Pick up a pumpkin, grab your best butchers knife from the kitchen drawer and lock the door because Halloween is in cinemas and that means only one thing, Michael Myers is back.
Set forty years after the original film, Halloween (2018) takes us back to Haddonfield a sleepy little town that’s terrorised once again by the unstoppable evil force that is Michael Myers.
Unfortunately for Michael though, killing teenagers isn’t as easy as it once was because Laurie Strode – the one victim who got away last time – has spent the last four decades praying for Myers to escape so she can put an end to the pasty-faced menace.
When it was first announced that work had begun on a new Halloween film I have to admit I was more nervous than a babysitter sat in the dark who’s heard noises coming from the basement.
Halloween (1978) has always been one of my favourite films but the sequels have been of varying quality, should we say, and I didn’t want the franchise further tarnished.
These fears were slightly allayed when the film premiered at the Toronto Film Festival to mostly positive reviews, but like a horny teenager trying to get away from a lunatic with a knife I couldn’t escape my fears.
So I’m delighted to say that after forty years of waiting we’ve finally got another great Halloween film which captures the spirit of the original with a few new tricks and old treats thrown in for along the way.
In terms of the way Halloween (2018) looks, it’s clear that director David Gordon Green, the cinematographer Michael Simmonds are huge fans of the original film.
This new movie not only looks like John Carpenter’s 1978 classic but feels like it as well, like we the audience have simply been hibernating, like Michael himself, waiting for the carnage to begin.
More than that the film’s writers, Jeff Fradley, Danny McBride and David Gordon Green have taken a sharp knife to the grand canon of the Halloween series, cutting out the bits which didn’t work to create a new distinct timeline which ignores every film aside from the original.
This works to the film’s benefit as it jettisons some of the clunkier story beats, most notably they remove Laurie being Michael’s secret sister and all the supernatural elements which robbed the character of his mystique.
Throughout the film are also a number of easter eggs and references, to everything from Halloween III: Season of the Witch to Halloween: Resurrection, for fans of the series including one which gave me shivers it was so well executed.
Thankfully these winks and nods never become overbearing or outstay their welcome, and I don’t think the movie relied on them too much.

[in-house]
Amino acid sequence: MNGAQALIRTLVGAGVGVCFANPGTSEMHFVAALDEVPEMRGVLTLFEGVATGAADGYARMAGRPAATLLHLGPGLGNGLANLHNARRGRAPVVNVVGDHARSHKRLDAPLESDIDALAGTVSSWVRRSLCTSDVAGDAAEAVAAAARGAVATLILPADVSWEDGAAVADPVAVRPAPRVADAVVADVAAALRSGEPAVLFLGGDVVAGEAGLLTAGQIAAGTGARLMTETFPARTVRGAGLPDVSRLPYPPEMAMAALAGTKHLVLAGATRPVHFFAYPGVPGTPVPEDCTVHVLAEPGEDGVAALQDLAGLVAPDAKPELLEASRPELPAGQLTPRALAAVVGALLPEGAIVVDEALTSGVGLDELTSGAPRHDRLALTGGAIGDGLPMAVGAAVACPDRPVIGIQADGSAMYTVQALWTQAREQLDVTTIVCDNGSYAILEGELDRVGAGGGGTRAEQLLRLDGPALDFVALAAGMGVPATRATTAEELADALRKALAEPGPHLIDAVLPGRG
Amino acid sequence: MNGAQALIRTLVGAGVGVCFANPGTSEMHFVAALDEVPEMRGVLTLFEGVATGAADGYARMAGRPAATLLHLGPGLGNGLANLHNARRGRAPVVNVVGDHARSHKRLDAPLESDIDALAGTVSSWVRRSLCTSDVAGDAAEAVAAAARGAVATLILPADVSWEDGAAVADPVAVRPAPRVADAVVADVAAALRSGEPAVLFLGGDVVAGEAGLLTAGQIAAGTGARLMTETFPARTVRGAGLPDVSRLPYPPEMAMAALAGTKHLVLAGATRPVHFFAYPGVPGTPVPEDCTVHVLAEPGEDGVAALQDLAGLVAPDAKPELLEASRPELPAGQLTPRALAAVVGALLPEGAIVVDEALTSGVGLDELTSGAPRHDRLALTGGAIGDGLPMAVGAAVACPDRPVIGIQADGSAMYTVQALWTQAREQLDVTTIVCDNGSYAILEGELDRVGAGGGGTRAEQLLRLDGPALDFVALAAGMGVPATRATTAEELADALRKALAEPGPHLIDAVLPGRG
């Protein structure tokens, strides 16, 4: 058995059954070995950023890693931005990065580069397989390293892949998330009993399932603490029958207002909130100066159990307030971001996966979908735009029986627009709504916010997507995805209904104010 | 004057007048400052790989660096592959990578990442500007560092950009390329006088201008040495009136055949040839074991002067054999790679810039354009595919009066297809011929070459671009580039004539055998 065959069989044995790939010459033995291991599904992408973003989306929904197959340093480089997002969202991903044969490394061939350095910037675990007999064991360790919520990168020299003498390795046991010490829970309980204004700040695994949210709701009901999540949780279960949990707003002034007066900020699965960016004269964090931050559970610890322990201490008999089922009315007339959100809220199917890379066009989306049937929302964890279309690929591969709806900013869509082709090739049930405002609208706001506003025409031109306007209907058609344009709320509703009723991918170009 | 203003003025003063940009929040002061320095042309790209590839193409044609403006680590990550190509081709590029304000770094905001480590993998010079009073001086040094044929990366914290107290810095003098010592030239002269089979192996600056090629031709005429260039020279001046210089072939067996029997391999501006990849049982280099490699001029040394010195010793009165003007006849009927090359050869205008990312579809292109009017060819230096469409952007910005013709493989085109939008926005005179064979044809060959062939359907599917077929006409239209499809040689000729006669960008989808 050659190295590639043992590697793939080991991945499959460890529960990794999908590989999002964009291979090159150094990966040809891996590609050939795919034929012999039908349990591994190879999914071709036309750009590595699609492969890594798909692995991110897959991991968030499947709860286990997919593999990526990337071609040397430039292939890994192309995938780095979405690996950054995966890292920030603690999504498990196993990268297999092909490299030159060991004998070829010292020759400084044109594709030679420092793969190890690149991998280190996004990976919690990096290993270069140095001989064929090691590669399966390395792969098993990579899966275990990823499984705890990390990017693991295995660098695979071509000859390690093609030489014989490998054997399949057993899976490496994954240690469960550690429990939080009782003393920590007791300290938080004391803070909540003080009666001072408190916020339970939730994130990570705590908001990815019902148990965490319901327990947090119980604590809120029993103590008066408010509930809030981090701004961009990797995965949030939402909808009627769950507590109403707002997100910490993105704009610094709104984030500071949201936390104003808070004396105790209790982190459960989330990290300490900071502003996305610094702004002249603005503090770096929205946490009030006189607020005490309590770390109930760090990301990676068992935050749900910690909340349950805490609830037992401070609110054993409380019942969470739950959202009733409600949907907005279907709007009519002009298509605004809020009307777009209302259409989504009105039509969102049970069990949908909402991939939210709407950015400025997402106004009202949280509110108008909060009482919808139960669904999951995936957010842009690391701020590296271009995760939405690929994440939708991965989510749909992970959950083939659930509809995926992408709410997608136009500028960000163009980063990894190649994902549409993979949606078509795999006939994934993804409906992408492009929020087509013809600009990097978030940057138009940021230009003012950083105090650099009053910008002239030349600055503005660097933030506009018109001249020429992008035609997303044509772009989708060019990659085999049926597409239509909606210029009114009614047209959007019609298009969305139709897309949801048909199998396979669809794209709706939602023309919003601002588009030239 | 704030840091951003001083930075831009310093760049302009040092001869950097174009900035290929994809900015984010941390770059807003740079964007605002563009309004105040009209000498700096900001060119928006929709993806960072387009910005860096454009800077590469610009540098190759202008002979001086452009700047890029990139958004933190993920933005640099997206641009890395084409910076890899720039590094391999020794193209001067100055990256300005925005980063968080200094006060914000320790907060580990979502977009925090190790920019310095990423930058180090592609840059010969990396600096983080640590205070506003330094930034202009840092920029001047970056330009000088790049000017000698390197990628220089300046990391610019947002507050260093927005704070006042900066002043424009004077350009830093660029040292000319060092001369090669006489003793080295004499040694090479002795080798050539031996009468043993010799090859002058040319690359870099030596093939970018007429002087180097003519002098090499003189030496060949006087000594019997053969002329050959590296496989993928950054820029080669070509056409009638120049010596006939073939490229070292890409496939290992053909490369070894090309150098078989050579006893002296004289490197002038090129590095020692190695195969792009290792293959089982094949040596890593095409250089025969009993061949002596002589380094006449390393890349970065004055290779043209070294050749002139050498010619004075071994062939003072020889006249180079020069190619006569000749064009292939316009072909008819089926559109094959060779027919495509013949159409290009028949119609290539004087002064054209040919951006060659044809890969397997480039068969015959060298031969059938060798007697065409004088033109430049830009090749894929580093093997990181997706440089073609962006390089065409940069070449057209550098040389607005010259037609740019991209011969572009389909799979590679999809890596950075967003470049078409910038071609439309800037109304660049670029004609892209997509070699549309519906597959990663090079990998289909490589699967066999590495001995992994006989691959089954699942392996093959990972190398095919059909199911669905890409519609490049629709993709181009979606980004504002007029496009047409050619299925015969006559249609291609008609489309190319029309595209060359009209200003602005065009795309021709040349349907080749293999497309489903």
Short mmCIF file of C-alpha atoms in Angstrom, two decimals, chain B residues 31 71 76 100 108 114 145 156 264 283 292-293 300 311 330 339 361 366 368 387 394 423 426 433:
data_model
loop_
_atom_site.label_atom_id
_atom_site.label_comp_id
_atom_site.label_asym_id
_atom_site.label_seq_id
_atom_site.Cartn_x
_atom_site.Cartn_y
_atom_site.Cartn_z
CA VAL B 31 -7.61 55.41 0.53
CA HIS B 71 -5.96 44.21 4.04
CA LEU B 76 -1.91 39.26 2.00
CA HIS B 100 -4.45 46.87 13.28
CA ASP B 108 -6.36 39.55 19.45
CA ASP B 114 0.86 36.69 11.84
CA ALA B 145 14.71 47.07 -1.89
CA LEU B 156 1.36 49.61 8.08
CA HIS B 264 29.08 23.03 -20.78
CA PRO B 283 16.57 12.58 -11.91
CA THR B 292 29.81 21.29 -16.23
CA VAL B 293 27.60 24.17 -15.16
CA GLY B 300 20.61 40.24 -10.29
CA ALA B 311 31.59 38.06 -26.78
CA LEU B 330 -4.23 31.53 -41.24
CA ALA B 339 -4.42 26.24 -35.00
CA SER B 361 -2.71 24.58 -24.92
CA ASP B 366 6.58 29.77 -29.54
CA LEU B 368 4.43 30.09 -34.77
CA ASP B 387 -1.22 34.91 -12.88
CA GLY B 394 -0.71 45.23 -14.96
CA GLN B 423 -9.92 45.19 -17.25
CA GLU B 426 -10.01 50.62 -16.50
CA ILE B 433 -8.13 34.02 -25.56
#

For me, though Halloween (2018) was at its strongest when it used the characters of Laurie and Michael to examine the notion of prey and predator as well as the banality of evil.
Through the film, we’re confronted with the idea that Michael’s actions are those of a predator and Laurie is his prey, but as the film goes on the pair’s relationship is slowly turned on its head.
More so it becomes clear that the notion Michael is ‘a predator’ is one that everyone projects on to him to rationalise what he does and that whatever motivates him is something we cannot comprehend.
To paraphrase Doctor Loomis, Michael is purely and simply evil, there is nothing going on below the surface. He simply kills because that’s what he wants to do.
Whether he’s driven by something supernatural, or there are more mundane reasons for his massacres, we never find out because it’s not important and that’s what makes the film so scary.
It also works to reinforce John Carpenters’ original intent with the character, that like evil itself Michael is inscrutable and normal people will never understand him no matter how hard they try.
Interestingly the replacement Doctor Loomis character, Dr Sartain, played by Maluk Bilginer, serves as the audience substitute in this regard desperately hoping Michael will reveal his secrets in the end.
If Halloween (2018) has any weaknesses it’s only that it’s a sequel to one of the best horror films ever made and the one that defined all the tricks and tropes of the genre.
This means that as great as it is, and it is a superb film, it can’t help but feel like a bit of a retread of the 1978 original, especially in the first two acts.
Thankfully things do eventually diverge in the final third of the film, unfortunately, they take a fair amount of material from Halloween H20, most notably the idea of turning the tables on Michael Myers.
Again these aren’t necessarily bad things, both Halloween and H20 are probably the best two films to crib notes from, but I wish the filmmakers had been a little more original with their story.
All in all, though Halloween (2018) is still a wonderfully entertaining and frightening film that more than lives up to its predecessor and may just prove we’re living in a golden age of horror.
Halloween (2018) is in cinemas now!